Acceptance of Risk

Performance of the Work may expose the employee to a variety of risks and dangers, including disease or infection, political and criminal violence, robbery, actual or threatened armed conflict, including, but not limited to, unexploded land mines, bombs, shells, and other ordinance. These risks could result in injury, illness, short term or permanent disability, psychological trauma, or even death.

It then went on to say of course that she was solely responsible for all of those risks, and any others, obviously. This stands in stark contrast to the UK, where recently a policewoman tried to sue her employer, because she fell over while undertaking her policing duties. So the moral of the story is if you want to travel abroad or work for an American company you should feel free to openly talk to strangers, but you might want to get in touch with Southern Cross Travel Insurance because if it all goes bad, your company may not want to know! 🙂

About Tammyonthemove

Tammy & Chris are a couple hailing from Germany and England, meaning between them they are efficient and polite, but unable to talk about football. Find out why they stopped pushing pens around the British civil service to travel the world on their blog.

3 Thoughts on “American cultural habits that Brits will never understand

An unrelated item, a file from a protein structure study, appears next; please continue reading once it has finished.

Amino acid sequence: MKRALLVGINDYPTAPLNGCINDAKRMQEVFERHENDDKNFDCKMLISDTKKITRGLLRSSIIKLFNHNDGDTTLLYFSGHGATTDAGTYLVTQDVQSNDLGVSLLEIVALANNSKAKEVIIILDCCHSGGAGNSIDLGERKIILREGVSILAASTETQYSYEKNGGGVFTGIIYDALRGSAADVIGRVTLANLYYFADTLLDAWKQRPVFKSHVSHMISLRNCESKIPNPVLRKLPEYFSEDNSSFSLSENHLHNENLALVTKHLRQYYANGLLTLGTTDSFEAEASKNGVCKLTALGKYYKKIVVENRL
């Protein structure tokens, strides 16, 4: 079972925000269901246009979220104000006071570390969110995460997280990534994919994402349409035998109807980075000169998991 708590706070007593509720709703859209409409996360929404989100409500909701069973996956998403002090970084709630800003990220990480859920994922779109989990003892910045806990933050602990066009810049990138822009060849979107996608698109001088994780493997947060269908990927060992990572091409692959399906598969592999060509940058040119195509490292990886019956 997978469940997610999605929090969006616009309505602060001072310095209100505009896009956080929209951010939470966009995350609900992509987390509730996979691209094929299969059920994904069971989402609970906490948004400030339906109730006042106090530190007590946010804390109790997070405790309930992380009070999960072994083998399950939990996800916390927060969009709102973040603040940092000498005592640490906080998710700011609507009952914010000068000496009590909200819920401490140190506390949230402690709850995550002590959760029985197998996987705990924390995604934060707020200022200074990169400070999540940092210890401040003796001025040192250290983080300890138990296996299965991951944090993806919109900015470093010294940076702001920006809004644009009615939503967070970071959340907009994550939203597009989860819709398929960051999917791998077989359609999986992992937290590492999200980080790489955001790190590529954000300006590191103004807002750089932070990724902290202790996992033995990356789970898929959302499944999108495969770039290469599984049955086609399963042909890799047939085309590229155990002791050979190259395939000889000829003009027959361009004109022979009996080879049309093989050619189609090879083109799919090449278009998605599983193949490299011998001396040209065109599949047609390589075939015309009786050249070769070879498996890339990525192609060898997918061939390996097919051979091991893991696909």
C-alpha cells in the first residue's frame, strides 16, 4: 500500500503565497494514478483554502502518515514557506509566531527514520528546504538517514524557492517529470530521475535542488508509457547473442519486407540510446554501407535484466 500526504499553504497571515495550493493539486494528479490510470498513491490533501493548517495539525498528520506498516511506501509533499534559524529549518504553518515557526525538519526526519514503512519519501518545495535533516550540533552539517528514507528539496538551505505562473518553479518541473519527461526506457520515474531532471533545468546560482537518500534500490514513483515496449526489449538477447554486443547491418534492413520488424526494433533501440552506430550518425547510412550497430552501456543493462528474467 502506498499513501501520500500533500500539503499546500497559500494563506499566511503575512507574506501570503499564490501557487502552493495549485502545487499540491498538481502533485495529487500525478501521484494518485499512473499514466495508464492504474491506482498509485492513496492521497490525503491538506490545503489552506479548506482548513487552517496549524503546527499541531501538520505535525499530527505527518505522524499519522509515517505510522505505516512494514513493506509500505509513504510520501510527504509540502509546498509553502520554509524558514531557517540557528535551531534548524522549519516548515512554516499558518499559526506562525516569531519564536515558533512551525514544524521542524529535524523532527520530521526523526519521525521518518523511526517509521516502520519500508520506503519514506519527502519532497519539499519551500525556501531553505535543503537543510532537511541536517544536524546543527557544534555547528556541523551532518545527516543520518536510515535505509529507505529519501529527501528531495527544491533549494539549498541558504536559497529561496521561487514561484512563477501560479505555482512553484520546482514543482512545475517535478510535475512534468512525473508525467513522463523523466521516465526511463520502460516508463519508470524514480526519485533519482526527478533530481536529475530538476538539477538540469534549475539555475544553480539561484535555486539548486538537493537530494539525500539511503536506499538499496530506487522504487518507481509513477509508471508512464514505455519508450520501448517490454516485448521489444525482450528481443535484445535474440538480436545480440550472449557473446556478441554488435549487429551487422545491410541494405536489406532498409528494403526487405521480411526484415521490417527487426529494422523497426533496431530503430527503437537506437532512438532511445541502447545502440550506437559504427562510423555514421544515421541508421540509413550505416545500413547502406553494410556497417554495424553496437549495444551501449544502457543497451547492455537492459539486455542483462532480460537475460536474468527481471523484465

1. That’s really interesting to read, especially being a German who lives in the US now, looking at the cultural differences from the exact opposite side. First, I am shocked: What do you mean, Brits don’t talk to you on the subway? Are they scared of strangers? Is it considered impolite? Do they think you might have a bag full of explosives?
    And if you think people from the UK apologize a lot, meet the Canadians, I think it’s safe to say that they are the apology-kings of the world 🙂
    As far as insurance goes, Americans just love to sue. So employers, restaurant owners, business people etc. etc. they are all so freaked out about the million ways that they could possibly be sued that they just want to make sure, VERY sure, that they are not to be held responsible for anything! You pretty much have to sign that “at your own risk” slip all the time!
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    • Tammyonthemove on October 25, 2013 at 7:57 pm said:

      Ha ha, Brits are not scared to talk on the subway, they are just far too grumpy. They are quite reserved and like their privacy. 🙂

  2. Really? I remember them being really sweet and friendly … but than again, that was coming from Germany where “grumpy” is on an entirely different level 😉